The next installment brings few surprises. Bolzano argues for dividing knowledge into parts, and for interlinking those parts, within reason. It is a little surprising (to me) that Bolzano that early in his text defines what he means by ‘Wissenschaft’, and by a rather flexible definition: whatever is deemed worthy to be presented in a book he demands to be permitted to call ‘Wissenschaft’:
(This installment brought an innovation in form: the colors correspond to the portions of the text translated. Apart from that, the colors are not intended to mean anything.)
This serial will provide, in many and short installments, created every now and then, provide a new translation into English of, and commentary on, the German original of Bernard Bolzano’s 1837 classic book ‘Wissenschaftslehre’.
I omit the front-matter and table of contents, and start with the introduction.
Bolzano begins with a rather conventional (and, I think, even in Bolzano’s time, rather unsurprising) Ὁ βίος βραχύς, ἡ δὲ τέχνη μακρή:
To be continued.
For the time being, the installments of the serial ‘Higher Trees Today’ will focus on three kinds of higher trees:
- Contractible Spaces of Choices (c.s.c.)
- Diestel–Oum decompositions (d.o.d.)
- Kalai trees (k.t.)
- Masbaum-Vaintrob trees (m.v.t.)
Of course, while the latter three are quite unambiguously-defined and attested mathematical definitions, the first is a highly context-dependent notion (that anyone can apply to their favorite context, mathematical or not). Perhaps more precisely put: each of the latter three form a category, or perhaps even more precisely put, each of the latter three are structures in the usual sense of model theory, while the first is not known to either be a category or a class of structures, in any reasonable way. More coming soon.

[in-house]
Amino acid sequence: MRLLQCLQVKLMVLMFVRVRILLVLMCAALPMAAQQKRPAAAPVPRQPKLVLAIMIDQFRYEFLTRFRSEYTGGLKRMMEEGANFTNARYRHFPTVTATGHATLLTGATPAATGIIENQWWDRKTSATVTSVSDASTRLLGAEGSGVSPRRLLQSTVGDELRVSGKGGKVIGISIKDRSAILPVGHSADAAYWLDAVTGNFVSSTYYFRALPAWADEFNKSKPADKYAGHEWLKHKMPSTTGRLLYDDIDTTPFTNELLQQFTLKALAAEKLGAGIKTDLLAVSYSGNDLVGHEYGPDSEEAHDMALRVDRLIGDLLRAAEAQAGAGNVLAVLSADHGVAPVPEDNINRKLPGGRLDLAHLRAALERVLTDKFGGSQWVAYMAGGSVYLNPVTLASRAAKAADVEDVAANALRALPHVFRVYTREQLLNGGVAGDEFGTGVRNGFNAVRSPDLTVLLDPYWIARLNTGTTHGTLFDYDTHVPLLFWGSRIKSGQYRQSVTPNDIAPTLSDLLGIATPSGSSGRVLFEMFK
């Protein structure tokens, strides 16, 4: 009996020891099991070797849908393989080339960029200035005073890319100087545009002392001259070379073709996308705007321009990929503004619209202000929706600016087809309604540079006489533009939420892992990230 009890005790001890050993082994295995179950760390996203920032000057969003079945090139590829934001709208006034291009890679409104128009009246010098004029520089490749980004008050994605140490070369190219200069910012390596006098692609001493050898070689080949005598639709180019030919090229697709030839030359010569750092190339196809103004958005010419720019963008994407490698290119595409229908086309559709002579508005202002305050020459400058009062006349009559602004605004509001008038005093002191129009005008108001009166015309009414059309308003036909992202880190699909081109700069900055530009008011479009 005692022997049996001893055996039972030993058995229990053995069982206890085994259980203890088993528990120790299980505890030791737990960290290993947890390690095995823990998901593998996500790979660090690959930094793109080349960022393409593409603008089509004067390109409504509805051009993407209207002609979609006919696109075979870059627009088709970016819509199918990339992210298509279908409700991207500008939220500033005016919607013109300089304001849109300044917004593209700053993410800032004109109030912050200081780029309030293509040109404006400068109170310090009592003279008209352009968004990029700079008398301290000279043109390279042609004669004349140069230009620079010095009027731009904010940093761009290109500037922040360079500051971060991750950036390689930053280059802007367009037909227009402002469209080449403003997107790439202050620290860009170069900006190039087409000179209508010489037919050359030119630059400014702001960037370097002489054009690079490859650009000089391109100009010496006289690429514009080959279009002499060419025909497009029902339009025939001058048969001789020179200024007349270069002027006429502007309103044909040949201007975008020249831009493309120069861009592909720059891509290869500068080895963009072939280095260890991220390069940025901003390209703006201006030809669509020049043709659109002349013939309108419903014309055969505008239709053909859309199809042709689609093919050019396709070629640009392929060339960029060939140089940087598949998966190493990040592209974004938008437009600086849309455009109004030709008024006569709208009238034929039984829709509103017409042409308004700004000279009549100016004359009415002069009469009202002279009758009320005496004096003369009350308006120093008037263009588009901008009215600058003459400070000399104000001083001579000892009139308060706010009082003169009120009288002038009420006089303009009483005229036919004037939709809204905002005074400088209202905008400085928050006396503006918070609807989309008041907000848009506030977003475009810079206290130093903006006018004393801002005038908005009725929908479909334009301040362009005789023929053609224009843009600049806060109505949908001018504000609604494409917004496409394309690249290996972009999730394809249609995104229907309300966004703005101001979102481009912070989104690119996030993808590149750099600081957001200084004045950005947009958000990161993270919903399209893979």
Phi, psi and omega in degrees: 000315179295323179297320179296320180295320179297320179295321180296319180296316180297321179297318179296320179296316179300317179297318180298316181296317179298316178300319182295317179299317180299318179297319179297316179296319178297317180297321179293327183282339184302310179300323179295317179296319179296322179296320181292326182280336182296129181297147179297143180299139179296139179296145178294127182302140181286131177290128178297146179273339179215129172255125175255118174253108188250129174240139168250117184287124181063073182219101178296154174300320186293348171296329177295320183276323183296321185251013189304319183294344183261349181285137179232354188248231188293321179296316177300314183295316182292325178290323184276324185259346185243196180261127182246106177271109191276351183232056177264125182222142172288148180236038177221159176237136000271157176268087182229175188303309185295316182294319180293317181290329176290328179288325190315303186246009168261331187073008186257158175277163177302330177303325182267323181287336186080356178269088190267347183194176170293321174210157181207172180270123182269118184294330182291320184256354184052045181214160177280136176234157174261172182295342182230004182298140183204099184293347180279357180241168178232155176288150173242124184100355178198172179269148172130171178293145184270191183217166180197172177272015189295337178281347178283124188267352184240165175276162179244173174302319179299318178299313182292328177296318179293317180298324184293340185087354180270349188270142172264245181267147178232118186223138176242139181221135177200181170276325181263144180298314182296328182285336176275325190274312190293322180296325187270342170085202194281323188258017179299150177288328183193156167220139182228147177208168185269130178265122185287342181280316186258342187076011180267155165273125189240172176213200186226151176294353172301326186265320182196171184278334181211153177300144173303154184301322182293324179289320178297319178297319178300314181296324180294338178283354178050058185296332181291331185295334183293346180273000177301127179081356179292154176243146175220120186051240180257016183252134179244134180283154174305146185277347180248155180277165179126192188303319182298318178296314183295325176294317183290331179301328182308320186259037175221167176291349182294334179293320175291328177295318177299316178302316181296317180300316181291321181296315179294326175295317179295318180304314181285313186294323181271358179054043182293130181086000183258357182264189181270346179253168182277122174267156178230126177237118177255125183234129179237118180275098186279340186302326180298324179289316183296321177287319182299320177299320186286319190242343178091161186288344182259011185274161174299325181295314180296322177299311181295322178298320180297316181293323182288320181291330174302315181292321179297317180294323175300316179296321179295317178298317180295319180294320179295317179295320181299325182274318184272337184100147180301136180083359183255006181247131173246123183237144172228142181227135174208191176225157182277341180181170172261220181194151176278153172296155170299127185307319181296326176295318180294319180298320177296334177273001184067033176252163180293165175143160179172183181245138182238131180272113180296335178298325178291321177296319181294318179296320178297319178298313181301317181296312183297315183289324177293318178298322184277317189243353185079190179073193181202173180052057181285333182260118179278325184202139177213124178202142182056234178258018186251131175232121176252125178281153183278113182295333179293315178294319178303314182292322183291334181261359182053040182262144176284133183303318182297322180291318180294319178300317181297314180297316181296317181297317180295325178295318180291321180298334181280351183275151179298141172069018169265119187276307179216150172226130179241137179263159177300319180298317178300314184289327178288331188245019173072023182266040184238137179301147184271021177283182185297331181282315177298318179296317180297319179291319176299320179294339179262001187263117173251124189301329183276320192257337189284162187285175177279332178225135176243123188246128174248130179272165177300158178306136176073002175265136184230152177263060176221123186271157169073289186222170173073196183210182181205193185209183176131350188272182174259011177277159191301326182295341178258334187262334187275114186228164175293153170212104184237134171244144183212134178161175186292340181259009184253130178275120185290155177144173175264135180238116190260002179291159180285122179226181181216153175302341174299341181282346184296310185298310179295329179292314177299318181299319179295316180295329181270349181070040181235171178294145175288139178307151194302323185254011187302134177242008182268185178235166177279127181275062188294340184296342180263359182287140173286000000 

There probably is no better illustration of the vagaries of notational fashion than the fact that nowadays, the numeral 1 is commonly used to denote the (conceptually very important) terminal category, while George Boole 170 years ago used 1 to denote a universe:
(p. 15 in George Boole, The mathematical analysis of logic : being an essay towards a calculus of deductive reasoning, 1847, Macmillan, Cambridge)
Did you know that mathematics will provide you with more-or-less standardized tools to usefully express commonly-occurring ideas? For exaple, the following illustration contains at least three examples of this: (0) the symbol for boundaries of things, the symbol to symbolize a process leading from a cause to an effect, and, of course, the good old Cartesian coordinate system, a tool usually credited to the publication of La Géométrie over 380 years ago, a tool of expressing ideas without which the following illustration would have taken much longer to construct.
Perhaps the best example1 of a sound and complete proof system for a general audience are the three Reidemeister moves.
1 Calling Reidemeister moves a ‘proof system’ goes back at least to Avi Wigderson’s 2006 ICM contribution.